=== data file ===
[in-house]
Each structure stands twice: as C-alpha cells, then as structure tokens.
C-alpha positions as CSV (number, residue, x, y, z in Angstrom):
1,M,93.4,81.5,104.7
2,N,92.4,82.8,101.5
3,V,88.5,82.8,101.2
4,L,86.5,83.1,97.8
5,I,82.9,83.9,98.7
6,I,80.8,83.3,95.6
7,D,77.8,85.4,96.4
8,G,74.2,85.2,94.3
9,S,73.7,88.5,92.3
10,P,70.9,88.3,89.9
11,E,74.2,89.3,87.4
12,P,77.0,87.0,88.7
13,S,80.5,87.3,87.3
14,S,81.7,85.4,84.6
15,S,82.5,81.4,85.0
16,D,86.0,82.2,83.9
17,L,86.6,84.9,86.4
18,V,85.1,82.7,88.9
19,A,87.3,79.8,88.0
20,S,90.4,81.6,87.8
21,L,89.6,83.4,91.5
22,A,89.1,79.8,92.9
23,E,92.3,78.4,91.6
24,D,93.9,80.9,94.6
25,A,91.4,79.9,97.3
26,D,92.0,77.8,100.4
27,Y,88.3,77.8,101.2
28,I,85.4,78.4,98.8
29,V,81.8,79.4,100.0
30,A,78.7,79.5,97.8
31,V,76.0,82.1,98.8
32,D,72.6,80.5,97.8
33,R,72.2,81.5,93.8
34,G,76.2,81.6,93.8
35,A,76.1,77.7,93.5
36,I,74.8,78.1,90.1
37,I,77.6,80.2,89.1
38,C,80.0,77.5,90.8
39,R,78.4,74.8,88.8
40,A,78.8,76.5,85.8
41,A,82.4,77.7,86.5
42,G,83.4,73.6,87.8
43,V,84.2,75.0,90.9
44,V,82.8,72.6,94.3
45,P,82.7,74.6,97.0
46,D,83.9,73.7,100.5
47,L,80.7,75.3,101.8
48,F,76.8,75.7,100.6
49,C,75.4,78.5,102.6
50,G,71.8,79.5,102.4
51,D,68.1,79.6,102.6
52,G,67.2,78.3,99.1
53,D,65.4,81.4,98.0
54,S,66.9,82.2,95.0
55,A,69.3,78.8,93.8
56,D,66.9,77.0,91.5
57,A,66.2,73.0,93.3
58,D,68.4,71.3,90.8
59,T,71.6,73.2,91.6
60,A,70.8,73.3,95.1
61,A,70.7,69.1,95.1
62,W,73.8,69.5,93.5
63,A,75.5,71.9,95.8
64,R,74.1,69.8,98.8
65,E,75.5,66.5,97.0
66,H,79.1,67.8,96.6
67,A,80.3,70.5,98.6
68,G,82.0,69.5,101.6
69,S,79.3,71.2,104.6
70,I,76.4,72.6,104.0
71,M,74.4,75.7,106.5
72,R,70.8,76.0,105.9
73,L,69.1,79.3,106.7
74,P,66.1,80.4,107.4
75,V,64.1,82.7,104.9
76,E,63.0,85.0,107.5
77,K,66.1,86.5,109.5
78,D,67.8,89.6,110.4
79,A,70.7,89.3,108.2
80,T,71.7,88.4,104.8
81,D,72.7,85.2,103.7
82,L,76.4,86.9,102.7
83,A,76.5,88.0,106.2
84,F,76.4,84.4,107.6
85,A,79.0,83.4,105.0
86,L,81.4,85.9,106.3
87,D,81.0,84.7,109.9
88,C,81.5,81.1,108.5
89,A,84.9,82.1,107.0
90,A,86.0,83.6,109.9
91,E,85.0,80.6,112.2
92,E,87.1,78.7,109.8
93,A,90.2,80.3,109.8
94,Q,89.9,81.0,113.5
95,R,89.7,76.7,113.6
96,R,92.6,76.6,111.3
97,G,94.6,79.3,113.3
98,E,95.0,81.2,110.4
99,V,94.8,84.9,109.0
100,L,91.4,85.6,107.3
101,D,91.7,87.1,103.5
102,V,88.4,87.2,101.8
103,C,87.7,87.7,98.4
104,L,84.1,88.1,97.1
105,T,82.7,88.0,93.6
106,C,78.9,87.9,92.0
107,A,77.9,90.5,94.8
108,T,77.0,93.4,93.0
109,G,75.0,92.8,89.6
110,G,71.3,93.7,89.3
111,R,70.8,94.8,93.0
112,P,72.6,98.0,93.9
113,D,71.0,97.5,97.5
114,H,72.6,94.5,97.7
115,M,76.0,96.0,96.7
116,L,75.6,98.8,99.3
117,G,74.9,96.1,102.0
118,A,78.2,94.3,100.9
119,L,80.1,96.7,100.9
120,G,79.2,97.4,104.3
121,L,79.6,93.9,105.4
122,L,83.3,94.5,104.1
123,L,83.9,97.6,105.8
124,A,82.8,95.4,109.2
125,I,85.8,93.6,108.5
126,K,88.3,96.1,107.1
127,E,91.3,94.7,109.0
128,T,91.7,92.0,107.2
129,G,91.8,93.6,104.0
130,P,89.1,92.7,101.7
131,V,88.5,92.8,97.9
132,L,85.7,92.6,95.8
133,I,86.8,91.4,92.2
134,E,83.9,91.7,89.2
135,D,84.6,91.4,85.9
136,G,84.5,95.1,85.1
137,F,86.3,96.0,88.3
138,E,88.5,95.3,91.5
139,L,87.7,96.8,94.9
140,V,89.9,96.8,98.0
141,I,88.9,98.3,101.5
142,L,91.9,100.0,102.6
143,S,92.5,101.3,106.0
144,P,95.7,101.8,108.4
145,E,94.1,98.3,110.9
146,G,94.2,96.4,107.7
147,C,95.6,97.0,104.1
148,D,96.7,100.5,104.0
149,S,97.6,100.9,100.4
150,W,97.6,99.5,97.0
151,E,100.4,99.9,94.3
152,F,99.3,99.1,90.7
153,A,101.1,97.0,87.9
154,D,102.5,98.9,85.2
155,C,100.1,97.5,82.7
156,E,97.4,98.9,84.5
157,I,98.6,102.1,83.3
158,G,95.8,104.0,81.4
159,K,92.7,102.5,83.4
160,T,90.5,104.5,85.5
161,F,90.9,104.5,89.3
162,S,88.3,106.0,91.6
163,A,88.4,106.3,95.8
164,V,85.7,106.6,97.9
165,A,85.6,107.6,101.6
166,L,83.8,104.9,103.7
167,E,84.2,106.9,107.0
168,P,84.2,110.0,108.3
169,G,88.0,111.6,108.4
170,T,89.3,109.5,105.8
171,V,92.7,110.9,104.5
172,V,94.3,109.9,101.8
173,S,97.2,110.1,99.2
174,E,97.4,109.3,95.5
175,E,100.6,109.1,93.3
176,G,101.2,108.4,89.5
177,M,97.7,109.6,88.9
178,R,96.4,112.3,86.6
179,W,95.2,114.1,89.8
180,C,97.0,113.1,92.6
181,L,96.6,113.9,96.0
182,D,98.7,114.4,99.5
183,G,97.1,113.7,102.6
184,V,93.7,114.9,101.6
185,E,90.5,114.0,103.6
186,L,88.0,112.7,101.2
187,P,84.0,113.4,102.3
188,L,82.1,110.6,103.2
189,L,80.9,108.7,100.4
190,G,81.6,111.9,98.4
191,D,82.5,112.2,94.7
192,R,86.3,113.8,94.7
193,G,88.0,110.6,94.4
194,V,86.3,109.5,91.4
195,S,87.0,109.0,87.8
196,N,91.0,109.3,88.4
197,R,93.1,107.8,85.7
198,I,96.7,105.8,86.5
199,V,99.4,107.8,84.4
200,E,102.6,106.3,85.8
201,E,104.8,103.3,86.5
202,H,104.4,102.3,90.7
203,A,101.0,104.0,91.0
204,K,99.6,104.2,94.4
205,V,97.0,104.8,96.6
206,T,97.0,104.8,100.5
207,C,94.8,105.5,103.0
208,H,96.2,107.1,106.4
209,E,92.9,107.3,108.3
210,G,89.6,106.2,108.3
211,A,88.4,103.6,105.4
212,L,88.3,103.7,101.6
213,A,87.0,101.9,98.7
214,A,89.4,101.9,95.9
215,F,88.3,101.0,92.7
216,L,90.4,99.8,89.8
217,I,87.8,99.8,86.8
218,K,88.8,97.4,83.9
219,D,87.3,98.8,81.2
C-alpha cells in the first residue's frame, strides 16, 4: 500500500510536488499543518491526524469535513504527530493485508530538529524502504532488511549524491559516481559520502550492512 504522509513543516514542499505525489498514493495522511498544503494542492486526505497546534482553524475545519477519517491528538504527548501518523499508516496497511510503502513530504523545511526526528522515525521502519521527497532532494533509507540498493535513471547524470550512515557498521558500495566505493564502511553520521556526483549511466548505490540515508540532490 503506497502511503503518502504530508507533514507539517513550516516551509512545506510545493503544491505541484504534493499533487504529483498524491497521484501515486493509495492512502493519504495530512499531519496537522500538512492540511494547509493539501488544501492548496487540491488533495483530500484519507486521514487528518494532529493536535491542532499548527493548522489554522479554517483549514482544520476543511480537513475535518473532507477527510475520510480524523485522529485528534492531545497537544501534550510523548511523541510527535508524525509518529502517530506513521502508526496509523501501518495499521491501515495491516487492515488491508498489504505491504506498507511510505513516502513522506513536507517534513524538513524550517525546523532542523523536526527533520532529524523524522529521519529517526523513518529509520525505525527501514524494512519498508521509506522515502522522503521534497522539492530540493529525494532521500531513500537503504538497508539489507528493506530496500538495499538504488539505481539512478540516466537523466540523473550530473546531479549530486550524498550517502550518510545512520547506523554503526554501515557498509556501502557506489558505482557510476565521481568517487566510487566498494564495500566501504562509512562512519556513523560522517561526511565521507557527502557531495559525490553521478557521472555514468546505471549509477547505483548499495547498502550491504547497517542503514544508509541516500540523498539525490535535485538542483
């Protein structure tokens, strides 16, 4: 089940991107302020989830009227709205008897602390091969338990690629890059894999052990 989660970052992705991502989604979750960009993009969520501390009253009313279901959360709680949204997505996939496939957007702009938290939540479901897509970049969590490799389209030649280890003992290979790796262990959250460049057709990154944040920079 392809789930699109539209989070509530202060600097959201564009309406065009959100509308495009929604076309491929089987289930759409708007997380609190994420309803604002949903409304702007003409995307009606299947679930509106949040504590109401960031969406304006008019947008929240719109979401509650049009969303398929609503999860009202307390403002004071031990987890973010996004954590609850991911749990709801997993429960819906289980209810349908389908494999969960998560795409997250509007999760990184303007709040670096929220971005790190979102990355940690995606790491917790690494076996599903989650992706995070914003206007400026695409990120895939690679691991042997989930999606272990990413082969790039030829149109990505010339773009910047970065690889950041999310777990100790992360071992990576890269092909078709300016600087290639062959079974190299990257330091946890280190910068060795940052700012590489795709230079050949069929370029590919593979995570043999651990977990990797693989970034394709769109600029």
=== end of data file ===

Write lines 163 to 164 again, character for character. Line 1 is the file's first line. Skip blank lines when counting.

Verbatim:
160,T,90.5,104.5,85.5
161,F,90.9,104.5,89.3